Citizen survey

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A citizen survey is a kind of opinion poll which typically asks the residents of a specific jurisdiction for their perspectives on local issues, such as the quality of life in the community, their level of satisfaction with local government, or their political leanings. Such a survey can be conducted by mail, telephone, Internet, or in person.

Citizen surveys were advanced by Harry Hatry[1] of the Urban Institute, who believed resident opinions to be as necessary to the actions of local government managers and elected officials as customer surveys are to business executives. Local government officials use the data from citizen surveys to assist them in allocating resources for maximum community benefit and forming strategic plans for community programs and policies. Many private firms and universities also conduct their own citizen surveys for similar purposes.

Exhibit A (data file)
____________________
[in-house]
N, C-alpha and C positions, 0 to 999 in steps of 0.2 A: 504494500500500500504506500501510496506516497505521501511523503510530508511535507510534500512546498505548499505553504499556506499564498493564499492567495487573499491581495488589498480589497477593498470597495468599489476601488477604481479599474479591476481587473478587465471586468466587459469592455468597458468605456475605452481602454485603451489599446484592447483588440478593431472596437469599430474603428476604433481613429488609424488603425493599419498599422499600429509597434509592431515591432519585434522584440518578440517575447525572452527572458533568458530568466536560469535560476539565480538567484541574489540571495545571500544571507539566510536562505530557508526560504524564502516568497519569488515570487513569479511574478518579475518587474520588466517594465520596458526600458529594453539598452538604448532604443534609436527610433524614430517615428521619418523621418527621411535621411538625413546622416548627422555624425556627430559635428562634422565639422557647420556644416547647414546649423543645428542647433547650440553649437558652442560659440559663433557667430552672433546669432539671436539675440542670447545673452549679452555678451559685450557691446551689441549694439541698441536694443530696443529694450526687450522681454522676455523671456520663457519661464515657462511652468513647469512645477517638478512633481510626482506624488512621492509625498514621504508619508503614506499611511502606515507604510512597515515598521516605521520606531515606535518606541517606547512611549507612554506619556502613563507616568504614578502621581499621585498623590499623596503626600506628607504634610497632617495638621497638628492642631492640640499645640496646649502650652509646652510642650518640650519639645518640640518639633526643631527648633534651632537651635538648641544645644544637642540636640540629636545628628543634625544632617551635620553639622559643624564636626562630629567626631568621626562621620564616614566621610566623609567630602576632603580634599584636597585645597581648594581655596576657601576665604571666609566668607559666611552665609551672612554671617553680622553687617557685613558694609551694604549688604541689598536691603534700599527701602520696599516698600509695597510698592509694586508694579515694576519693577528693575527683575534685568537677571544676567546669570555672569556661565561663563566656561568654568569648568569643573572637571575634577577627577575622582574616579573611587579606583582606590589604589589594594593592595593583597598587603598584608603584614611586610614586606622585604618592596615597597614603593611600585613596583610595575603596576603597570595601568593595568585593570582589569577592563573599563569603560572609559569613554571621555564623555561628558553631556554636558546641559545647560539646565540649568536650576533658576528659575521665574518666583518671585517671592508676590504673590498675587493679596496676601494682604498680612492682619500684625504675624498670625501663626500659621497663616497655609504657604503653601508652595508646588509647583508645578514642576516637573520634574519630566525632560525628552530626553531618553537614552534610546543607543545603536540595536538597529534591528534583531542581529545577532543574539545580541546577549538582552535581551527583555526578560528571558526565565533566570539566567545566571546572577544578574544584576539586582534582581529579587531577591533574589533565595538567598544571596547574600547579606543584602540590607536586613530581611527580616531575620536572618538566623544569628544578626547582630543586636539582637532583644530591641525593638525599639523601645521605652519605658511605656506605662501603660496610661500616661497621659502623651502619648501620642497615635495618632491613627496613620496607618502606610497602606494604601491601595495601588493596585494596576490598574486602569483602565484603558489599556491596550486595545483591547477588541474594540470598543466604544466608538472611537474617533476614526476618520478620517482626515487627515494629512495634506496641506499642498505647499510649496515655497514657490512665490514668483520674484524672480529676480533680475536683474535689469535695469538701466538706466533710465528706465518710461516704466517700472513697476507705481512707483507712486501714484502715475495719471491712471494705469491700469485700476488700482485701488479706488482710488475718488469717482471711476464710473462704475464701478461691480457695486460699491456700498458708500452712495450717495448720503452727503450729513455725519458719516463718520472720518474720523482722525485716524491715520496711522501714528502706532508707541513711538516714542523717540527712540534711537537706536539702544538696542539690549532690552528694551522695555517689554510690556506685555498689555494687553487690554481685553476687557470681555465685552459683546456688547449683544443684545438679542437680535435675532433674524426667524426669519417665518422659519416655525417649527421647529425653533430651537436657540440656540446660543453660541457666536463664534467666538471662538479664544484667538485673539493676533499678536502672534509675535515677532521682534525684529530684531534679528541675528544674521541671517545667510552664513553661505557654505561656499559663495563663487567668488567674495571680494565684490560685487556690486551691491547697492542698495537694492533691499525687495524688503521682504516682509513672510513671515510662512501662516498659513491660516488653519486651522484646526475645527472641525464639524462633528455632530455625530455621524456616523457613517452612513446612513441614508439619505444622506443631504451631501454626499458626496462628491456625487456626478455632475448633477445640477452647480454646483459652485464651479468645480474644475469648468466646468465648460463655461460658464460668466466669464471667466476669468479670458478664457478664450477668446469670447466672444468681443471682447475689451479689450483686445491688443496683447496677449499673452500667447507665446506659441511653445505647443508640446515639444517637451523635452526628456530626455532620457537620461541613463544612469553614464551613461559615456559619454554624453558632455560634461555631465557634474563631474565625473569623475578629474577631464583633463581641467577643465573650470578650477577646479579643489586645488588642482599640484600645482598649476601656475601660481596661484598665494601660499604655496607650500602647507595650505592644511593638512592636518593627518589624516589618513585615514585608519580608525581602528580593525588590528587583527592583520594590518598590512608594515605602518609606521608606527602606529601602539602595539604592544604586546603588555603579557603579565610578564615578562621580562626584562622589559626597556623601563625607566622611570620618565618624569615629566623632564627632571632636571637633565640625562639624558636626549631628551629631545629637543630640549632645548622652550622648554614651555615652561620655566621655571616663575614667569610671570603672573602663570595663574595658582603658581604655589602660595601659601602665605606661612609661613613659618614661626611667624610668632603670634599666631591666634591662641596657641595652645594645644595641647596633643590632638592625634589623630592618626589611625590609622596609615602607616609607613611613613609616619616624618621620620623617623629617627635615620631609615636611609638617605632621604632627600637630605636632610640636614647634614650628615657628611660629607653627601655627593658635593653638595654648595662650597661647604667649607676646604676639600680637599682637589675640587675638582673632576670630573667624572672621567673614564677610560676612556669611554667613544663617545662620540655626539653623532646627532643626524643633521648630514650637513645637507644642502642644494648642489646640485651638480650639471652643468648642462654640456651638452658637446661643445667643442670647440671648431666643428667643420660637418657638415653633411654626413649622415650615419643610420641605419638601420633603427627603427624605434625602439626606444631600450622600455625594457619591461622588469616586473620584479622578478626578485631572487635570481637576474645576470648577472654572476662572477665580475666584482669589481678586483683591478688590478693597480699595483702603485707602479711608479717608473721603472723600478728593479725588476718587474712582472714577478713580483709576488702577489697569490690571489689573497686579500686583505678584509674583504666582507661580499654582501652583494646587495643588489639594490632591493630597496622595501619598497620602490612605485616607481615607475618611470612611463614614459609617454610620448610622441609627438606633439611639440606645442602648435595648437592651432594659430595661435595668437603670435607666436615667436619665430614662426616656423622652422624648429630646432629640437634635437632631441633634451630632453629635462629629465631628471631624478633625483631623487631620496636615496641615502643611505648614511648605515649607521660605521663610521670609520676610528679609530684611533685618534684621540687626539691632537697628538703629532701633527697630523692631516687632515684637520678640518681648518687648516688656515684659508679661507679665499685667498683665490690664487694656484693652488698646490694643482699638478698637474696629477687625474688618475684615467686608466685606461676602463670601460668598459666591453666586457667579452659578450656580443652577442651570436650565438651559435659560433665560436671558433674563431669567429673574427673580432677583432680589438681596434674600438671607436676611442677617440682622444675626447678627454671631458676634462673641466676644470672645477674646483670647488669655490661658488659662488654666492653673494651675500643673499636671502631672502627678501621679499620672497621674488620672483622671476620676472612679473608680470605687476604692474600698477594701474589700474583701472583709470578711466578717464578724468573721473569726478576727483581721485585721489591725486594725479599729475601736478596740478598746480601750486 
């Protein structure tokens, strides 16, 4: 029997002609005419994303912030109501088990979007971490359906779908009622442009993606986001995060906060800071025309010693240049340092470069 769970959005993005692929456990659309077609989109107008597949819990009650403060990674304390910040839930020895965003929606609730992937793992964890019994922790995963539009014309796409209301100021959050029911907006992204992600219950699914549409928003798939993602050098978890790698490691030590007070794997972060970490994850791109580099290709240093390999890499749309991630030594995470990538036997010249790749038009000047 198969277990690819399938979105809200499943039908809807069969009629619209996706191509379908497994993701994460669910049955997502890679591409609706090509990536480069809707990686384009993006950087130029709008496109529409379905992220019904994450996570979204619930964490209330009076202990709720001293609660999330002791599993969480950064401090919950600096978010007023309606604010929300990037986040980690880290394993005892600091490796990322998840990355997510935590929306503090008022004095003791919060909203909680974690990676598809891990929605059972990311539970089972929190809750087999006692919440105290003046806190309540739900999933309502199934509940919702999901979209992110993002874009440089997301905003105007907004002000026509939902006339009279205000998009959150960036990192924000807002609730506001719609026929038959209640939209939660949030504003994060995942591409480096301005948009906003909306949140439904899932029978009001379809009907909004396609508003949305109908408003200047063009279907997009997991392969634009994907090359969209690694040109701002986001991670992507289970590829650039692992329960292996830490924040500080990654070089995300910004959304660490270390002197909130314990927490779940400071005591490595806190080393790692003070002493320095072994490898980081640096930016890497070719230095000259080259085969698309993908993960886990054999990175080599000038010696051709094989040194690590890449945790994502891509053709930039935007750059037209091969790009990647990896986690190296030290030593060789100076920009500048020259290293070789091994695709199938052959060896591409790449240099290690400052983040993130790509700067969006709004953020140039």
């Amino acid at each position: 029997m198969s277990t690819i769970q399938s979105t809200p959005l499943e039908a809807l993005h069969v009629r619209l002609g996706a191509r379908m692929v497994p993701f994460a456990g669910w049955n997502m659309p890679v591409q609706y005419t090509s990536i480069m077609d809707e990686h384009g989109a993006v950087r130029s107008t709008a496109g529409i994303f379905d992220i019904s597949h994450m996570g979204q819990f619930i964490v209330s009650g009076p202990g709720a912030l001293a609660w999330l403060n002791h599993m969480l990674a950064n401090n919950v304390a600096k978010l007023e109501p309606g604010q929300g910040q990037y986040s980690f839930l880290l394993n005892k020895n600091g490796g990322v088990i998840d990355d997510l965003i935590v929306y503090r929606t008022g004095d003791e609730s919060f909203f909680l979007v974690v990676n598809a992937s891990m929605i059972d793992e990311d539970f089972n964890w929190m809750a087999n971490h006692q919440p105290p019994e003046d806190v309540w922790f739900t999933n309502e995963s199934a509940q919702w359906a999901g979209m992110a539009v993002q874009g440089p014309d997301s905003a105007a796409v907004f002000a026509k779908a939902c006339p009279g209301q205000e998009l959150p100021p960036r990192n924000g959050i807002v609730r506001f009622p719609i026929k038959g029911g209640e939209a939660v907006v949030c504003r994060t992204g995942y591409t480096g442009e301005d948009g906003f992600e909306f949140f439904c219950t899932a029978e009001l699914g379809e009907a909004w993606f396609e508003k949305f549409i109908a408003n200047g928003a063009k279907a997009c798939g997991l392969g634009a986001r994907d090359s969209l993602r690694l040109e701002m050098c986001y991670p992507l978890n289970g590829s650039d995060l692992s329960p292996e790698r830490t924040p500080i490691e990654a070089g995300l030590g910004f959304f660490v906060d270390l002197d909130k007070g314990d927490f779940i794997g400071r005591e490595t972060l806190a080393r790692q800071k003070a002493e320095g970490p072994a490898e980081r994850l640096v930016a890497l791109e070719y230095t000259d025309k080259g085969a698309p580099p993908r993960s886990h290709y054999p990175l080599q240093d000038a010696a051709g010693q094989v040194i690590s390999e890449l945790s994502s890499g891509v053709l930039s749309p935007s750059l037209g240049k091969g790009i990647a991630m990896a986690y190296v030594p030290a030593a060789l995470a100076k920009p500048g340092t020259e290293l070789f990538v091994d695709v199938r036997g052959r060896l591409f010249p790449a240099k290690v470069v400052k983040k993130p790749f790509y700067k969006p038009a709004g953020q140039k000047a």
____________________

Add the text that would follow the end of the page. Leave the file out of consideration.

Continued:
In 1991, the International City and County Manager's Association (ICMA)[2] published a book by Thomas Miller and Michelle Miller Kobayashi titled Citizen Surveys: How To Do Them, How To Use Them, and What They Mean, that directed local government officials in the basic methods for conducting citizen surveys. The book was revised and republished in 2000. In 2001, ICMA partnered with Miller and Kobayashi's organization National Research Center, Inc.[3], to bring The National Citizen Survey, a low-cost survey service, to local governments. National Research Center, Inc. maintains a database of over 500 jurisdictions representing more than 40 million Americans, allowing local governments to compare their cities' results with similar communities nearby or across the nation.


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